Well, here’s a new word for my vocabulary. If you can’t guess what it means, see below.
An upcoming TV series is raising eyebrows, and blood pressures — and writer Cathleen Falsani has some thoughts on it:
When ABC recently announced it had ordered a season’s worth of a new show based on the novel “Good Christian Bitches,” I’m not sure which surprised me more—that the network planned to run a show with the word “Christian” in the title, or the derogatory “bitch.”
A dramedy set in Dallas, the show follows the character Amanda Vaughn (Leslie Bibb) who moves back to her hometown (and her mother, played by Annie Potts) after her marriage ends in scandal. In high school, Amanda was the quintessential mean girl. “Oh darlin’, you were a bitch with teeth,” her mother says in a clip from the show’s pilot.
Back home in Texas, Amanda encounters a gaggle of her old “frenemies” from high school, led by the mean-girl-turned-Sunday-School-teacher Carlene (Kristin Chenoweth). Each more saccharine and seemingly perfect than the next, they greet their wounded “sister” with thinly veiled enmity lurking behind huge smiles, and then rip her to shreds when she’s (mostly) out of earshot.
“Good Christian Bitches” immediately drew fire from both Christian and women’s groups for marrying “Christian” with “bitch” in its title. Producers quickly changed the name to the less offensive “Good Christian Belles,” and most recently re-christened it yet again as, simply, “G.C.B.”On the surface, the loudest criticism of the as-yet-unaired show has been semantic. “Bitch” is not a term most of us ladies would choose to apply or use on our sisters, no matter how appropriate it may be. It’s demeaning and coarse.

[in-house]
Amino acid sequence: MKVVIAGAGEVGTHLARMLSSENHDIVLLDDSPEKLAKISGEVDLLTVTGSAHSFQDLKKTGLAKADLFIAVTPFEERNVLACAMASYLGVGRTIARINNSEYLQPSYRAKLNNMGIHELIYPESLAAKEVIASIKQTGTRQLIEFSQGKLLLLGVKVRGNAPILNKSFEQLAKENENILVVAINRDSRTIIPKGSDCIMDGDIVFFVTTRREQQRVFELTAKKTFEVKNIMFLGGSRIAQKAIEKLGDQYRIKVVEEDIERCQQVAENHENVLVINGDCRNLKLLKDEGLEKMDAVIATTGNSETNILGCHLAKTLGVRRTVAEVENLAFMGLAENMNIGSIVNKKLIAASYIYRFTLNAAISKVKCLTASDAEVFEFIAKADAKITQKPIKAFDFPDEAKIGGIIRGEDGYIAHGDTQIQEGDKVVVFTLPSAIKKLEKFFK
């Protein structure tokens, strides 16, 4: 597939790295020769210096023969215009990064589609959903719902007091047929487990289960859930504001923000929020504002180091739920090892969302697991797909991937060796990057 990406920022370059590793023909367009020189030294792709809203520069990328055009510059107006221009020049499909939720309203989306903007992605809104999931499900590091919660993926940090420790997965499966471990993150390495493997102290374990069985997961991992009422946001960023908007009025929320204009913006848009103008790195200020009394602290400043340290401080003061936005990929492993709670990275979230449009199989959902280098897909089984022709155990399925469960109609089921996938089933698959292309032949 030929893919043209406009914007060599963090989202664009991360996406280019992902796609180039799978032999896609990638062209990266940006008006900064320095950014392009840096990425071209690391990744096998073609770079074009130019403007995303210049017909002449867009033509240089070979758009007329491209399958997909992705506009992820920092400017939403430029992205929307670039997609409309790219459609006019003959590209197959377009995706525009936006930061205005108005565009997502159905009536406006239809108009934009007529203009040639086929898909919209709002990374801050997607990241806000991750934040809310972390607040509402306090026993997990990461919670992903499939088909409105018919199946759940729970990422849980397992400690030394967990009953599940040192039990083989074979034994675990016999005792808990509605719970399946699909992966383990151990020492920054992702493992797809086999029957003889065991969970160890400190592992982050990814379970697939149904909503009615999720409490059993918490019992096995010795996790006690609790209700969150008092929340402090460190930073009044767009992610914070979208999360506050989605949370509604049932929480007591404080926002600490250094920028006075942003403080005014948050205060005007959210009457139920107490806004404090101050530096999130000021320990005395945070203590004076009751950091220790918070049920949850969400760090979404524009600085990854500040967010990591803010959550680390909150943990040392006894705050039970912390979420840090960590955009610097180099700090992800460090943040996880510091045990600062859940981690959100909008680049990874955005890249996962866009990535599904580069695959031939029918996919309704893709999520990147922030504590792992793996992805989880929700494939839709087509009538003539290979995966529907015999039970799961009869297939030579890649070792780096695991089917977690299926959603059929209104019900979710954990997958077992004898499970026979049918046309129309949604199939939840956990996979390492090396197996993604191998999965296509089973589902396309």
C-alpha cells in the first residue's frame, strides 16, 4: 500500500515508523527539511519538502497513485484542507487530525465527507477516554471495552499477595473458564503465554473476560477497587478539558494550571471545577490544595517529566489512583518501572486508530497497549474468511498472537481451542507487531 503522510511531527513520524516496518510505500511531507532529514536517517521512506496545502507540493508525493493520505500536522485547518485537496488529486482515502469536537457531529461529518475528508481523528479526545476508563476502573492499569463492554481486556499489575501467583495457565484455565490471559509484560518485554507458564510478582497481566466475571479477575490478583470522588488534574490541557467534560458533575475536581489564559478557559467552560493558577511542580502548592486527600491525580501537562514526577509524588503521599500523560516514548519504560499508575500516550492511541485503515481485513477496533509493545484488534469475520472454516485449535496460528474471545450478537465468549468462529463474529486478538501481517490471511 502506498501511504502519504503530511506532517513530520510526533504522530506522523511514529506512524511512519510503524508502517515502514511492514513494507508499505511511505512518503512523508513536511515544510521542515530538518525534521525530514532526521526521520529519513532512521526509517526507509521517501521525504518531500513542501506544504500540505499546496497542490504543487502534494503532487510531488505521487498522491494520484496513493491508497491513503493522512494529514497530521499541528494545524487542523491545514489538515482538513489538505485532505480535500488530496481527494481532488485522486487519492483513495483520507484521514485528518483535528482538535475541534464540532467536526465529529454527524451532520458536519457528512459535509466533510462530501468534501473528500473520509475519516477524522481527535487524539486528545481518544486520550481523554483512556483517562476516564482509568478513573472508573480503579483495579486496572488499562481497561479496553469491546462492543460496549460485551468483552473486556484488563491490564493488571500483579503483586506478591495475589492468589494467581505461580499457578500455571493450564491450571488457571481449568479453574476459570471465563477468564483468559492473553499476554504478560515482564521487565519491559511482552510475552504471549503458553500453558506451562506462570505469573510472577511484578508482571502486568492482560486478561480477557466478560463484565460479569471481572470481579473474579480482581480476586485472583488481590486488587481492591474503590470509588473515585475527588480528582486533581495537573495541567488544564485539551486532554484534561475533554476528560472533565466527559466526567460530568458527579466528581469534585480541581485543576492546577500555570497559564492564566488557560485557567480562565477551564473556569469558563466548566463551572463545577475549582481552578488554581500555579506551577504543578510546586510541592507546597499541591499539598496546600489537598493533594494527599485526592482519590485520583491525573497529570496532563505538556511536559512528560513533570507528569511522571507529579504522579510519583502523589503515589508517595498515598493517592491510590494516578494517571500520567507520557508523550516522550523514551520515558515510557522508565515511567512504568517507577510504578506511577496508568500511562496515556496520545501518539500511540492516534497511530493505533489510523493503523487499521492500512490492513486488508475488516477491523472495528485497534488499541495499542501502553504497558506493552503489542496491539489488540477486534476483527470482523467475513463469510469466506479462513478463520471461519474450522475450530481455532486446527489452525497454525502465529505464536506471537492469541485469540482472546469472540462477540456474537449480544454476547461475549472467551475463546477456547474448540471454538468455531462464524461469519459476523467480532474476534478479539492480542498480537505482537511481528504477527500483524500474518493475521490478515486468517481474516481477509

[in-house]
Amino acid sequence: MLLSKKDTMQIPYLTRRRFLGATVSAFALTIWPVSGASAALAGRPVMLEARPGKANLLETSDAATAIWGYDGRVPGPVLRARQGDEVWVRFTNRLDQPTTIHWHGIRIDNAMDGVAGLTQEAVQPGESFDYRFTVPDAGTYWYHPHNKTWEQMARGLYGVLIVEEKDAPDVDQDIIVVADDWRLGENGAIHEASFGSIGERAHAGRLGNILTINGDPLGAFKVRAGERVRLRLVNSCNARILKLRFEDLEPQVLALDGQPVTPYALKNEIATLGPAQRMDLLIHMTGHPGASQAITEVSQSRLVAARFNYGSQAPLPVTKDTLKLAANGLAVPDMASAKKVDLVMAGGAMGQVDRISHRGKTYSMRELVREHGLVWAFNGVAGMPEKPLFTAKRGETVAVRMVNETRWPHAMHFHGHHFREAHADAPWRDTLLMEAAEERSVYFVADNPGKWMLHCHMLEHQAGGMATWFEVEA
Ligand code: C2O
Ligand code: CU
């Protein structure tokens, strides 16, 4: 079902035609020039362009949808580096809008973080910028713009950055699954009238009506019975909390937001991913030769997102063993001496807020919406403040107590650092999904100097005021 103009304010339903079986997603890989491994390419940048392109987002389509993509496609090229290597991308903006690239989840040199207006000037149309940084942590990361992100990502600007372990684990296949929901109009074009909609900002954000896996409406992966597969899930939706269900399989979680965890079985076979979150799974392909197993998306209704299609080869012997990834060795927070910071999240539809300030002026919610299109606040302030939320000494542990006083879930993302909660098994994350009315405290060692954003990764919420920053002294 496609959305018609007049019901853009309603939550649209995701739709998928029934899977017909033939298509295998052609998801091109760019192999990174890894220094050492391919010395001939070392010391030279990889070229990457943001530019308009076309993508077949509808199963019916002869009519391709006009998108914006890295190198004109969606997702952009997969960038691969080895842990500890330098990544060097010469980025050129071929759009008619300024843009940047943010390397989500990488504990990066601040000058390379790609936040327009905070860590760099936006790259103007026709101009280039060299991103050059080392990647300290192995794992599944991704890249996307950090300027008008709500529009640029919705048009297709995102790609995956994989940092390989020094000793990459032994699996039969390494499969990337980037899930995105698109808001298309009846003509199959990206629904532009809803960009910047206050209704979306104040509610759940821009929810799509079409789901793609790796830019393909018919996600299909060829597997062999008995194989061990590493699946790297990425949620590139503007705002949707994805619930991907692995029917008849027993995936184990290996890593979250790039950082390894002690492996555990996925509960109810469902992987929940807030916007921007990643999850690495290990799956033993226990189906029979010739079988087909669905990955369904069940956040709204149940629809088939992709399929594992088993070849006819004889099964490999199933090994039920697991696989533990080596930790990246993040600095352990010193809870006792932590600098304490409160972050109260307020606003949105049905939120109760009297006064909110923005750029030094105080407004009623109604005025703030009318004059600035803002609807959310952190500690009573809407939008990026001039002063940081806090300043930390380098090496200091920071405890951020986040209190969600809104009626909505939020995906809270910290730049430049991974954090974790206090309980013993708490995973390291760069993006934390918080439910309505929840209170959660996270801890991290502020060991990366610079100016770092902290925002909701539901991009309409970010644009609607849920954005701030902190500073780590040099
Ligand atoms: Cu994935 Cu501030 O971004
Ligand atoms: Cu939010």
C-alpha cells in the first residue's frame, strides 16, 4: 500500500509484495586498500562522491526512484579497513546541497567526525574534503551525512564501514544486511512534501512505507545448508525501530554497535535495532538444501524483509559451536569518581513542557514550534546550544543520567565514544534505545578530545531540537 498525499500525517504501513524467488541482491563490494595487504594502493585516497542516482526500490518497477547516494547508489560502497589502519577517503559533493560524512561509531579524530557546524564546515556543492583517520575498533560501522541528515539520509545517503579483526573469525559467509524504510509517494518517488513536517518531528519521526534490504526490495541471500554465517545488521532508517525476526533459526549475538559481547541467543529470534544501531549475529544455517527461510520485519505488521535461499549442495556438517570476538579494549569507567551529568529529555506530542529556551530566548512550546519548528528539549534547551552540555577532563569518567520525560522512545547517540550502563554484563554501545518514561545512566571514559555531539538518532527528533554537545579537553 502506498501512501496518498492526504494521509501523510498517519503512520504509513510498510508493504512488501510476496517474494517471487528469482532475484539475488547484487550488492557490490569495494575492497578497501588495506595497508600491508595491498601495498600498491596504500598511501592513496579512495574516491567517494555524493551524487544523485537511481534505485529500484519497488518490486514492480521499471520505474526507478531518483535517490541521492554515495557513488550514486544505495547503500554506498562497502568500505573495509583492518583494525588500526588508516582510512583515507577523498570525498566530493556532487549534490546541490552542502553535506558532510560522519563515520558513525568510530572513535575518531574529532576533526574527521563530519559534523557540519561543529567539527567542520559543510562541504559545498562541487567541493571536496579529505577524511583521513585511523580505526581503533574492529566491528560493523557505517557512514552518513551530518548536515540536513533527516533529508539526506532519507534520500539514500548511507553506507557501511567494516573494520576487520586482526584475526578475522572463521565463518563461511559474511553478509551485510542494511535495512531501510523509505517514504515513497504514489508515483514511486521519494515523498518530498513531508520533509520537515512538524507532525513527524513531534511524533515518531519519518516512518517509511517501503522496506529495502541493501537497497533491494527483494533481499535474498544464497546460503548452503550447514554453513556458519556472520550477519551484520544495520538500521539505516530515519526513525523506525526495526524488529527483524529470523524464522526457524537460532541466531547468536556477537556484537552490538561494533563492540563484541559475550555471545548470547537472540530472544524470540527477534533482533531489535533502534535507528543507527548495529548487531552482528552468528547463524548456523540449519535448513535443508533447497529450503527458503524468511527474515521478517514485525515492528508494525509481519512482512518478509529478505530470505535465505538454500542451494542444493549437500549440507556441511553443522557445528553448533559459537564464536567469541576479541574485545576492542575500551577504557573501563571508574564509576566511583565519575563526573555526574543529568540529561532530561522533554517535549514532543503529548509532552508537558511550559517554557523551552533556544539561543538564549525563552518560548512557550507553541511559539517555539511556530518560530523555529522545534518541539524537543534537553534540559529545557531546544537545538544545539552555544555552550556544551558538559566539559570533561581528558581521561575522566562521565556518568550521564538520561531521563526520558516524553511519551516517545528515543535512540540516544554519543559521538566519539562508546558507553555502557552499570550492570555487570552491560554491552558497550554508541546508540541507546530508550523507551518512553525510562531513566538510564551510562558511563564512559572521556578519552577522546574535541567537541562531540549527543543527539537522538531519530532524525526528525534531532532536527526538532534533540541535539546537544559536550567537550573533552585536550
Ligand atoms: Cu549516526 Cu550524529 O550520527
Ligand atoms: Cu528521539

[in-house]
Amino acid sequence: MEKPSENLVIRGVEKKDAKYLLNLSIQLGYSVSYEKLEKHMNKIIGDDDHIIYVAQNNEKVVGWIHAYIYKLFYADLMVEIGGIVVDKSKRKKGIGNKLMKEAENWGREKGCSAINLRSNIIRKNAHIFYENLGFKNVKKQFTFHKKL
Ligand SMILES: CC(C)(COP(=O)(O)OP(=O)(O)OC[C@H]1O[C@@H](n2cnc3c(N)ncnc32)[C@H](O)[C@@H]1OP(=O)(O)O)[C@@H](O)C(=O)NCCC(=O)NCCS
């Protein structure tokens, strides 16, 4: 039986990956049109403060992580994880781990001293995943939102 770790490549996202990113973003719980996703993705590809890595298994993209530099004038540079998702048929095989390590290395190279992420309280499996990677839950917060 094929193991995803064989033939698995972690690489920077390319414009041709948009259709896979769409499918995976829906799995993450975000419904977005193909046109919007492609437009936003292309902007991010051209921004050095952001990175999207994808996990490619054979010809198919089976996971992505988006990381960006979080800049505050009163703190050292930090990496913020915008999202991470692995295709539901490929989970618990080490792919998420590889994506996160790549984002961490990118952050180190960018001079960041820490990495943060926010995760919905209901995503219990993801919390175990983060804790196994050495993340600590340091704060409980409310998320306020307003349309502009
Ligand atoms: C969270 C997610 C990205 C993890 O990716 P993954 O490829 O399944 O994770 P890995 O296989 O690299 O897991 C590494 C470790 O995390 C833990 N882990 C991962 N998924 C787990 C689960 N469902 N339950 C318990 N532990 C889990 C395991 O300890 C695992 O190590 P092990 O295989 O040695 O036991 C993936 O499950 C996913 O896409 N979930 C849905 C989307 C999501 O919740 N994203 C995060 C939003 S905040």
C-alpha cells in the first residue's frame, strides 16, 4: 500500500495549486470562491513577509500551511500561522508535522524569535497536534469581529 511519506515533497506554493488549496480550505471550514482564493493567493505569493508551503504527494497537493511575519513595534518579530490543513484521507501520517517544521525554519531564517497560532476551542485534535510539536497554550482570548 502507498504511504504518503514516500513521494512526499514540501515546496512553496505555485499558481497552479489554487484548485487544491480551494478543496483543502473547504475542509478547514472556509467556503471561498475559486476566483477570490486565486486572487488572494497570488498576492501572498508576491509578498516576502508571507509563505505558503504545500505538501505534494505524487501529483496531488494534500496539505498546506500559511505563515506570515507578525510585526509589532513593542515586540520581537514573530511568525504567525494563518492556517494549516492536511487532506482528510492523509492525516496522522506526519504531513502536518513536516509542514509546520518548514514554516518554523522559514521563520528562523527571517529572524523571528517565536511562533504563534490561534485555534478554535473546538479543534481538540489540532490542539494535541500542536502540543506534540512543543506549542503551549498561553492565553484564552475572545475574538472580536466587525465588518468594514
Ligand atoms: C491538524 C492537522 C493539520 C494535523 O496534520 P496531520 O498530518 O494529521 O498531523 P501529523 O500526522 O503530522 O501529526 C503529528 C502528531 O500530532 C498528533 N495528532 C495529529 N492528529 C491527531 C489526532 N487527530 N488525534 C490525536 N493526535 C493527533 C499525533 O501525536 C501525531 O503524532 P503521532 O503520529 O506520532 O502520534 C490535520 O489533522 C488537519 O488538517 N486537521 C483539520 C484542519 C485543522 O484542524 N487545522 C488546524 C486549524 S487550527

Folks from the Parents Television Council and their ilk bristled, understandably, at the word and the tacit cultural acceptance using it in a television show’s title might bestow on the word.
Conservative critics found unusual allies among women’s groups, who also pushed back at the original title. “It is not an appropriate term to use to describe any woman, regardless of faith,” said Yana Walton of the Women’s Media Center. “Entertainment media, especially film and music, have been normalizing misogynistic language for years.”
Fair enough. The deeper criticism of the show, however, is that it unfairly attacks Christianity by lampooning, with ample snark, Christian culture…
…The kind of “Christian” women depicted in “G.C.B” are a reality. I’ve known scores of them throughout my lifetime in the church and, in my worst moments, confess that sometimes I’ve been one of them.
In my circle of friends, all of us rooted in the evangelical Christian tradition and church culture, we have a term for those women who greet you in services with an air-kiss of peace only to stick a metaphorical slingblade in your side as soon as you turn to pick up the hymnal.
We call them “Chritches.”
And I have to wonder: when did a five-letter word that is designed to be derogatory to women become so accepted?